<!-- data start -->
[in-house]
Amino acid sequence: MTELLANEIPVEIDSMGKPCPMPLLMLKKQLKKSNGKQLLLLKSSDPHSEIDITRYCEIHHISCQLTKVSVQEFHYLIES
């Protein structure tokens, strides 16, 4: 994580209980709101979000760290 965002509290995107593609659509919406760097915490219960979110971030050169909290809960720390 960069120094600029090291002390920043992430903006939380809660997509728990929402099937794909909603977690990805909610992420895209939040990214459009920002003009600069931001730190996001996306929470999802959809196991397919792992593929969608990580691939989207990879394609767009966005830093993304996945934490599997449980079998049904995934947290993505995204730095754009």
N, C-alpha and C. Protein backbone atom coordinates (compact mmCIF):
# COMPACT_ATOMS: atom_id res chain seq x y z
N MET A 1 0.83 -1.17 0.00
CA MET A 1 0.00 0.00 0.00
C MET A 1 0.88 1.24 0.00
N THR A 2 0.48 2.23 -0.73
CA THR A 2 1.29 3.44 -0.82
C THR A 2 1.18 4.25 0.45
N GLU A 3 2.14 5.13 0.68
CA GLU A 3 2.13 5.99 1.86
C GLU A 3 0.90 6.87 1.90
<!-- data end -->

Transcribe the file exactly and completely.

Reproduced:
[in-house]
Amino acid sequence: MTELLANEIPVEIDSMGKPCPMPLLMLKKQLKKSNGKQLLLLKSSDPHSEIDITRYCEIHHISCQLTKVSVQEFHYLIES
């Protein structure tokens, strides 16, 4: 994580209980709101979000760290 965002509290995107593609659509919406760097915490219960979110971030050169909290809960720390 960069120094600029090291002390920043992430903006939380809660997509728990929402099937794909909603977690990805909610992420895209939040990214459009920002003009600069931001730190996001996306929470999802959809196991397919792992593929969608990580691939989207990879394609767009966005830093993304996945934490599997449980079998049904995934947290993505995204730095754009």
N, C-alpha and C. Protein backbone atom coordinates (compact mmCIF):
# COMPACT_ATOMS: atom_id res chain seq x y z
N MET A 1 0.83 -1.17 0.00
CA MET A 1 0.00 0.00 0.00
C MET A 1 0.88 1.24 0.00
N THR A 2 0.48 2.23 -0.73
CA THR A 2 1.29 3.44 -0.82
C THR A 2 1.18 4.25 0.45
N GLU A 3 2.14 5.13 0.68
CA GLU A 3 2.13 5.99 1.86
C GLU A 3 0.90 6.87 1.90